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You may recall a few weeks ago that I wrote about the dirty little secret that television critics can’t watch everything.

I mentioned that I hadn’t gotten around to watching “Justified,” an FX series that some of my friends swear by.

A few weeks later, I got a pleasant surprise – a package from the publicist for Sony Pictures Television with DVDs of the first two seasons of “Justified” and a nice note about how she read the column and determined that my taste in TV and that of the publicist were similar.

So I plopped in the pilot of the series starring Timothy Olyphant of “Deadwood” fame and absolutely loved it.

If I didn’t have to watch about 40 pilots of new fall TV shows over the next few weeks I probably would binge on the first two seasons of “Justified” episodes.

I may do it anyway because the early indications are this isn’t going to be a strong fall TV season, especially when it comes to comedies. I couldn’t make it past 10 minutes of most of them. I lasted five minutes for Sean Hayes’ new NBC comedy. I did like a few of the dramas, including CBS’ “Hostages,” but it looked like it should have been a movie instead of a series.

But I digress.

My point is that watching the earlier seasons of “Justified,” “Breaking Bad,” “Mad Men” or any series that you heard a lot about but were too busy to watch should be on your list of things about television that you should get done before the summer ends, the Emmys are given out, and the new programs premiere.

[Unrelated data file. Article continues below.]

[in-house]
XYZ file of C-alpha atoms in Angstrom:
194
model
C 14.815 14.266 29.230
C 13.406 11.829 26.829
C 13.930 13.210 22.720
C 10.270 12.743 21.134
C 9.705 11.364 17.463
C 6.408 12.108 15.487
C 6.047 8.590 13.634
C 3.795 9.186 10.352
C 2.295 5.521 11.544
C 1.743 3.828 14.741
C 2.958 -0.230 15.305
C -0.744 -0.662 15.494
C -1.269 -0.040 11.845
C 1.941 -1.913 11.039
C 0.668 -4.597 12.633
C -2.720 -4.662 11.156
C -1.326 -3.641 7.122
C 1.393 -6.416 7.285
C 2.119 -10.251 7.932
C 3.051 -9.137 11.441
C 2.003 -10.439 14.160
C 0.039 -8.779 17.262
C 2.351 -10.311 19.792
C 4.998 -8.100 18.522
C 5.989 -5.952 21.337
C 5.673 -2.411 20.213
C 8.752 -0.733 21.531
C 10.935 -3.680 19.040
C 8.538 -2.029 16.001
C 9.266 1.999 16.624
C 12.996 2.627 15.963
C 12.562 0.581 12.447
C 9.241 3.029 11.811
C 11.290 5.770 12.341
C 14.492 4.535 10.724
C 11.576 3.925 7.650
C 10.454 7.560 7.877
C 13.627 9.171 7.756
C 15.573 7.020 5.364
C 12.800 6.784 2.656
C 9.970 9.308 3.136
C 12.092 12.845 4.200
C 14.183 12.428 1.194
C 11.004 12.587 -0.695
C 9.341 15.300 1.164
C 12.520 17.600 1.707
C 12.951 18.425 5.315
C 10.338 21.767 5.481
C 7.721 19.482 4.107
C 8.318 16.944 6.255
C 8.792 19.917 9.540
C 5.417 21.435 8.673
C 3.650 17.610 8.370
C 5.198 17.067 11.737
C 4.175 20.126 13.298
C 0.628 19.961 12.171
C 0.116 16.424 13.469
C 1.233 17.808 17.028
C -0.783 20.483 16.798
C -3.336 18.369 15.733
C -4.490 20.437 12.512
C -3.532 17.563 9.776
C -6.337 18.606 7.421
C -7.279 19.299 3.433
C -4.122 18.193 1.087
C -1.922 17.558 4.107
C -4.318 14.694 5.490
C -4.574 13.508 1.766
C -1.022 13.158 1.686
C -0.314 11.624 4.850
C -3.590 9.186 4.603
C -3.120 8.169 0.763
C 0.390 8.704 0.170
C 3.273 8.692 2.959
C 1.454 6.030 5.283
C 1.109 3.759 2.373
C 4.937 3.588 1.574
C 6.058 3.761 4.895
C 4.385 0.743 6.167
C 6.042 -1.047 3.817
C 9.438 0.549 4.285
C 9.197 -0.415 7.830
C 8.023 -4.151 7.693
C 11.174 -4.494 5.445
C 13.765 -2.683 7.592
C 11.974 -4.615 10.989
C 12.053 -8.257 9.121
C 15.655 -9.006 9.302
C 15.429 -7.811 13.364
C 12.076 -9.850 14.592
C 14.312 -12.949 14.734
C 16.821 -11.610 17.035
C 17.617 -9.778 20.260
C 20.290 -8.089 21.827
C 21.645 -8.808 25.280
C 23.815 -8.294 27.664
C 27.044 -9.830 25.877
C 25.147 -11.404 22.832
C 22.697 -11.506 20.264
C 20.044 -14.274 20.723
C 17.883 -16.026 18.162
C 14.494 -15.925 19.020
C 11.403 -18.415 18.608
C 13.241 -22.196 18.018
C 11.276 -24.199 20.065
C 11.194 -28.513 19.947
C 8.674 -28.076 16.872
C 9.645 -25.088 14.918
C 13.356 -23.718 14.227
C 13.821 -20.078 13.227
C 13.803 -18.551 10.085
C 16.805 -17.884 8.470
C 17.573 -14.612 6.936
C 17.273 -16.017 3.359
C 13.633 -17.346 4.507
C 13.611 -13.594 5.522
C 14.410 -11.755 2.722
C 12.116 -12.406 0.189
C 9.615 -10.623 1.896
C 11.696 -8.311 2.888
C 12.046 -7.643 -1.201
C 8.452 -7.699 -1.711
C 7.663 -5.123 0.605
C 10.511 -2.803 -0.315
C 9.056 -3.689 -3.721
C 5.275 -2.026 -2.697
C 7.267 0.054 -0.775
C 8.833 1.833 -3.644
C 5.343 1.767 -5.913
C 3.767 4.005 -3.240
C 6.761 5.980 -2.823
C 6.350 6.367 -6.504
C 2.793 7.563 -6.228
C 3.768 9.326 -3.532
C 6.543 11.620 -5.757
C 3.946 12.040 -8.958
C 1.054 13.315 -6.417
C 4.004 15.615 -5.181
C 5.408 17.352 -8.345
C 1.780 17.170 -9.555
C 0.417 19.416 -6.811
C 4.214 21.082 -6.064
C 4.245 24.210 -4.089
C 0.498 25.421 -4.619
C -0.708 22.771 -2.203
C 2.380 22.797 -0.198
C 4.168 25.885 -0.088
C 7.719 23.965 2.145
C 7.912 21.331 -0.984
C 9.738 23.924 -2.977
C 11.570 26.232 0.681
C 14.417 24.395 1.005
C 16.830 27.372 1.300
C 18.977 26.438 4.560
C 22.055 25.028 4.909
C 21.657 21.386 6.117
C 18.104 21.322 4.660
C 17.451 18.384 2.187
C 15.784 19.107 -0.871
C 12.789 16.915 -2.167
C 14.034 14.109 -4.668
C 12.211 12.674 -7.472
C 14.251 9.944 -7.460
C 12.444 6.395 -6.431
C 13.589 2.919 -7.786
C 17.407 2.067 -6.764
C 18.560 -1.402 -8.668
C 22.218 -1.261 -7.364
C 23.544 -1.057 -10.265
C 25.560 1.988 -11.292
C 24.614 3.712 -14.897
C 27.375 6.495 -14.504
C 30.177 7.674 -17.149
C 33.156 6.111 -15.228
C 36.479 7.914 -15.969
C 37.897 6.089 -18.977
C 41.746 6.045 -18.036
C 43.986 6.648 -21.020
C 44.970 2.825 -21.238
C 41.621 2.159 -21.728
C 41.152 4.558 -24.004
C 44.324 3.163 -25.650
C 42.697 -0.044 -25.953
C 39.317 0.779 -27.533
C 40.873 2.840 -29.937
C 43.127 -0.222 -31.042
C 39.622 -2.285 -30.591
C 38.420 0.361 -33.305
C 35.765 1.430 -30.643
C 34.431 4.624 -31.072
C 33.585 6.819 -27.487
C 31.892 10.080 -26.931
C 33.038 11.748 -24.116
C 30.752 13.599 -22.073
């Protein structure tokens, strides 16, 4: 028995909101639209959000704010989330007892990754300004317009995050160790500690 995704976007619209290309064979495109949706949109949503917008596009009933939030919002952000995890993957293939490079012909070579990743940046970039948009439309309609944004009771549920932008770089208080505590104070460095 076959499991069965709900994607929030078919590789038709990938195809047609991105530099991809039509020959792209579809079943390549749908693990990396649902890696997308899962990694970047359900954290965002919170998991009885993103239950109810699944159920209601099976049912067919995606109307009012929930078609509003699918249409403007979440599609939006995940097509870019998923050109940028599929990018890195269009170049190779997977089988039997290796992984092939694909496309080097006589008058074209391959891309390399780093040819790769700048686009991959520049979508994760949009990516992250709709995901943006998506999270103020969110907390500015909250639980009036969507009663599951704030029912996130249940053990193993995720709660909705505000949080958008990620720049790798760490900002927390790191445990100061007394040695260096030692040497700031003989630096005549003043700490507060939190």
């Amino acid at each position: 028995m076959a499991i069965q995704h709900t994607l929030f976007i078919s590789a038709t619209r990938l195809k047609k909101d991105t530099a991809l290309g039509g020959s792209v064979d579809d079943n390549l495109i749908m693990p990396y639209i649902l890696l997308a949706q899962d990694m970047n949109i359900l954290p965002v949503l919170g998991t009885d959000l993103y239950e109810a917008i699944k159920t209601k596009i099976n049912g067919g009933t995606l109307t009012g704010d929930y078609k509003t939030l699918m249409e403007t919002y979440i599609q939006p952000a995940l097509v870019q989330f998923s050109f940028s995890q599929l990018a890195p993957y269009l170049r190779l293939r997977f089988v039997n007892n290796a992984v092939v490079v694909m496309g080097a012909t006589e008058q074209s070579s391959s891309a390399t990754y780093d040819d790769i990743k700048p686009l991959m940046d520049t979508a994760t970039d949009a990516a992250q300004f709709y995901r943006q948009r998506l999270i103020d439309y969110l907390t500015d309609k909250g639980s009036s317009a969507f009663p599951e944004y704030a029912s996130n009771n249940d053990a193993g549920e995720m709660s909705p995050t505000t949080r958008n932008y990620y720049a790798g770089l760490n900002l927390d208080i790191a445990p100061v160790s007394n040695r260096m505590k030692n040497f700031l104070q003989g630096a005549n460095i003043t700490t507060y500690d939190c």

Here are five more things to do before the fall TV season officially begins in about a month.

1. Join Netflix, which is usually free for the first month, and watch “House of Cards” with Kevin Spacey before it gets some Emmys. It’s a remake of a British series with a compelling storyline about a politician who will stop short of nothing, including murder, to gain power.

You’ll also be able to watch the new season of “Arrested Development” featuring funny cameos by Channel 2 anchor John Beard, and the critically acclaimed prison series, “Orange is the New Black.” As a bonus, all of you who have joined “Breaking Bad” in its final season can watch the earlier seasons, including the last one that has been recognized by my colleagues in the Television Critics Association as Program of the Year.

I also got hooked via Netflix this summer on old episodes of “Freaks and Geeks,” the short-lived NBC series with a cast that includes future stars James Franco, Jason Segel and Linda Cardellini, who was nominated for an Emmy this year for her role as one of Don Draper’s married conquests on “Mad Men.”

And then there are the movies the service offers. If you try Netflix for a month, your life – or at least your TV life – may change forever.

2. Now that you know how to stream, go online and watch some episodes of the best series produced by Buffalo writers, including “St. Elsewhere,” “Homicide” and “Oz” from Tom Fontana; “Hill Street Blues,” “NYPD Blue,” “Deadwood” and even the underappreciated “Luck” from David Milch; “Murphy Brown” from Diane English; and “21 Jump Street” and “Hardcastle & McCormick” from Amherst’s Patrick Hasburgh.

I’d head to Hulu first because I know “St. Elsewhere” and “NYPD Blue” episodes are available via that free streaming service. But a quick Google search indicates there are other ways to stream old shows for free.

You may be surprised by the number of future stars that appear in the old shows – Denzel Washington was one of the stars of “St. Elsewhere” – and by what storylines caused controversy back in the day. It is hard to believe that many ABC affiliates didn’t carry the “Blue” pilot in 1993 because of content concerns that are laughable by today’s TV standards.

I expected the success of all of those Buffalo writers would lead to a generation of new Western New York writers inspired by them. But so far, it hasn’t happened.